Canada’s oil and gas sector is being assailed on all sides and is truly in danger of suffering irreparable damage if the federal government and Alberta do not act.
As it stands, demand for oil is down because of the near shutdown of the global economy in the wake of the Wuhan virus outbreak.
But that is not the only thing suppressing prices. Russia and Saudi Arabia are increasing supply and waging a price war in an effort to secure market share.
As it stands, West Texas Intermediate, the US oil benchmark, is now below $25 a barrel, while Western Canada Select (what Alberta companies get) is hovering just above $9 a barrel.
The sector has weathered oil price shocks in the past, of course, but the pandemic and price war are coming on the heels of changes in federal policies that have made it nearly impossible to get pipelines built.
Ever since 2015 when the Liberals were elected, the sector has seen companies fleeing the country and taking with them hundreds of billions of dollars of investment.
The reason? Without pipelines to move product from Alberta and Saskatchewan to markets offshore and within Canada, the price of oil and natural gas is artificially depressed.
The cancellation of pipeline construction in Canada may have pleased the ecofanatics, but it ensured that the country was ill-prepared for economic downturns caused by events beyond our control. Oil and natural gas are important exports and help keep the dollar strong.
There are also hundreds of thousands of well paying jobs at stake. Alberta has already lost about 100,000 jobs since 2015. It can ill afford to lose another 100,000 in the months to come.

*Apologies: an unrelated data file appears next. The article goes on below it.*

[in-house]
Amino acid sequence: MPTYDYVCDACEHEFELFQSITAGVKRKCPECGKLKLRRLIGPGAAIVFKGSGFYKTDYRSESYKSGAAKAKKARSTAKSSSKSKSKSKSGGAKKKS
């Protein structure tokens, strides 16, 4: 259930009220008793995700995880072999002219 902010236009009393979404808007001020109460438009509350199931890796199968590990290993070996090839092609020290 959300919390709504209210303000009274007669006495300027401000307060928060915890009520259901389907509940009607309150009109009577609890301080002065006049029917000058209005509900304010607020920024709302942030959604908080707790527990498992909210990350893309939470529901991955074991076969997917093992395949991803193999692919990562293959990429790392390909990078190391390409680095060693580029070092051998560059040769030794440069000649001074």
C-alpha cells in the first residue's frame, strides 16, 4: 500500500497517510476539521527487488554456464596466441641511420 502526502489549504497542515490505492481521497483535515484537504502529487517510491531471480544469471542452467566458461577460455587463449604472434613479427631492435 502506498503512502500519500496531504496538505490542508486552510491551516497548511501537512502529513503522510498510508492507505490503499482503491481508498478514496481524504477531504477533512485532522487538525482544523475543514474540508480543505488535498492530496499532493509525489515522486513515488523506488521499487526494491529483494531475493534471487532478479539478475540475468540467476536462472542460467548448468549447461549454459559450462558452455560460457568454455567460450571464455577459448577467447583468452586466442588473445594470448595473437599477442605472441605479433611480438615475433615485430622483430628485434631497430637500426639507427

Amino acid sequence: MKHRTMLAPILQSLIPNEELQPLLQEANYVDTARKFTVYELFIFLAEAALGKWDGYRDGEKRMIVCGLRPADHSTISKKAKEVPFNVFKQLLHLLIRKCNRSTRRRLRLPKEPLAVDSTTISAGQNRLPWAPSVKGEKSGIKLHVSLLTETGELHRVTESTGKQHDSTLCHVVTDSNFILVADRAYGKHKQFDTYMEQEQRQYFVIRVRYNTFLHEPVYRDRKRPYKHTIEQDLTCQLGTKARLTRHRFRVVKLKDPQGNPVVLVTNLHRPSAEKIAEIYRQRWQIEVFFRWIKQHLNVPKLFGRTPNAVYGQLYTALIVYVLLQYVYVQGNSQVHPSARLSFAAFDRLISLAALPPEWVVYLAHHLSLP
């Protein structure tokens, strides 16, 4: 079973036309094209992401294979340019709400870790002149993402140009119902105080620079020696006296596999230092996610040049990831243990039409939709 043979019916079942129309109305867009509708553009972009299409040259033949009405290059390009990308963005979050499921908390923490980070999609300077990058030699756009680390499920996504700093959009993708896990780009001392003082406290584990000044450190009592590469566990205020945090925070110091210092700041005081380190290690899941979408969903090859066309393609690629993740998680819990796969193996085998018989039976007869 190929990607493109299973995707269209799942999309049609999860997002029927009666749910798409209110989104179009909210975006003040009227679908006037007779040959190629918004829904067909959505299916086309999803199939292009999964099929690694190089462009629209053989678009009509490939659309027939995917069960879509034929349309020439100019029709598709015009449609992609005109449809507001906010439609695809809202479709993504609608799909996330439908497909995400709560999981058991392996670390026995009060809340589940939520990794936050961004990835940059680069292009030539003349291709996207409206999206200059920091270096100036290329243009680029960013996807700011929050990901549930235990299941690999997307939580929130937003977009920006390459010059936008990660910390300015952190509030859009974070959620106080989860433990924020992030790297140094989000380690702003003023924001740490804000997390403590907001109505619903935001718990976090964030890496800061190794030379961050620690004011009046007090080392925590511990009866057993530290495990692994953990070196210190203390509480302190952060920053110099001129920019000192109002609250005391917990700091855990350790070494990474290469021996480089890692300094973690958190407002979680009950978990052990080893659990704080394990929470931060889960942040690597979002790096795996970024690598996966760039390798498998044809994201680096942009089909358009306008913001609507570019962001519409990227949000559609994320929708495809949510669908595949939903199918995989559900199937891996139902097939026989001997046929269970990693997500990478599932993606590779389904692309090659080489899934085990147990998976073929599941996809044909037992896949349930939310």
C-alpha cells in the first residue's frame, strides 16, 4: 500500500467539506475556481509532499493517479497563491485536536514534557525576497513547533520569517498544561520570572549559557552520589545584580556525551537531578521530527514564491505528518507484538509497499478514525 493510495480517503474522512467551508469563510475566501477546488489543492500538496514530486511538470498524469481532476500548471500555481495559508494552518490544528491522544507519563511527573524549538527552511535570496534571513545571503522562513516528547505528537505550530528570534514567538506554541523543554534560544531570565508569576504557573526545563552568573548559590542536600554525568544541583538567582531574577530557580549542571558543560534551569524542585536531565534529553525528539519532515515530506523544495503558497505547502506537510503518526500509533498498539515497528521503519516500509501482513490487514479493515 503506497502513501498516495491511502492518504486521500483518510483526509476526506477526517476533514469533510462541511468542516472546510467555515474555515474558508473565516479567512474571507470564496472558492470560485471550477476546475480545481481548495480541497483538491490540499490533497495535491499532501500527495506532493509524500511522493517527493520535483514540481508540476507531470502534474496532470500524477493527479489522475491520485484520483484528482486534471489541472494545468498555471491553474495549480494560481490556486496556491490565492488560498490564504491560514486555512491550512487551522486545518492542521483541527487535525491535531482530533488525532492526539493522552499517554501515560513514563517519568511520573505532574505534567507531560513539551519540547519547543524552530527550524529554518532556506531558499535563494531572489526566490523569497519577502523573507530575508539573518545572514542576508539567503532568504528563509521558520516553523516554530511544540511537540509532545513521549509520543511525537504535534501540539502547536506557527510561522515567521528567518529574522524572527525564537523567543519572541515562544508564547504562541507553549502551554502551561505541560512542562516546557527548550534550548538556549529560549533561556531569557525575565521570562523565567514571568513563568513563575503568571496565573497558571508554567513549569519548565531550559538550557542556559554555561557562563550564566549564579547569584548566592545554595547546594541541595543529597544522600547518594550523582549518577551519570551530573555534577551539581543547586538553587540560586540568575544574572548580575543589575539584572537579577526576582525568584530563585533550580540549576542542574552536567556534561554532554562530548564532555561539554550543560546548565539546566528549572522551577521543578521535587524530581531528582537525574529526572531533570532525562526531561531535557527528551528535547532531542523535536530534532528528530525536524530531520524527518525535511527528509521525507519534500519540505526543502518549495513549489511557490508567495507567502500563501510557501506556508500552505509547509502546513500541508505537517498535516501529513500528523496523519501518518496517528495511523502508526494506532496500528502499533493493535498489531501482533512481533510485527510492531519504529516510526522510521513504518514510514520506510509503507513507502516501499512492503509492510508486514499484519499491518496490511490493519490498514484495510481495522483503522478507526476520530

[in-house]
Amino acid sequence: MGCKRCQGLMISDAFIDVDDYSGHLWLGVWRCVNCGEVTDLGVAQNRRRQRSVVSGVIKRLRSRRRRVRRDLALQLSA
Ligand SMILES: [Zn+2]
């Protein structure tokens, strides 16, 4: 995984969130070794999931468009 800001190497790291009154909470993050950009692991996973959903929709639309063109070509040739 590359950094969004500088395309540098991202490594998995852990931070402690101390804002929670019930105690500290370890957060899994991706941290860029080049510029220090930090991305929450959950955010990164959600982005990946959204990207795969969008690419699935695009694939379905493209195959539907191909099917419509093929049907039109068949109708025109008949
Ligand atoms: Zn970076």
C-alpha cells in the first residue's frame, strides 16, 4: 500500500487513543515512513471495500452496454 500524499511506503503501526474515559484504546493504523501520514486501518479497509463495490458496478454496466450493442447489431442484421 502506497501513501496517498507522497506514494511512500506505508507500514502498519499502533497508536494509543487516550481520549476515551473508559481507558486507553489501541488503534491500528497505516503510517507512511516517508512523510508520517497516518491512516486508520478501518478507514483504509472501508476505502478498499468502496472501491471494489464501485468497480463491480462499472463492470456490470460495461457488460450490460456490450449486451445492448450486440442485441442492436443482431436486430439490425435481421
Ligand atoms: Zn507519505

Little wonder that industry stakeholders and Alberta Premier Jason Kenney have called upon the federal government to provide assistance.
The situation is dire, says Business Council of Alberta president Adam Legge. He says more and more companies are on the margin with activity slowing to a virtual halt,
It’s the reason Kenney has been pushing for the two senior levels of government to institute a share acquisition program similar to one use used by the US and Canada during the 2008 market crash for automakers.
As it is, Ottawa extended the sector $1.6 billion in loans in 2018, but that hasn’t helped shore up the loss of confidence.
The sector needs somewhere in the neighborhood of $10 billion, say industry watchers.
More than that, though, what it needs is assurances that pipelines will get built, that there is a commitment from Ottawa that it understands the underlying problem is the sector’s inability to move sufficient quantity to market.
It’s not as if demand for both oil and gas are going to remain low. Once the pandemic is over and the global economy starts growing again, demand will increase and will continue to increase for decades to come.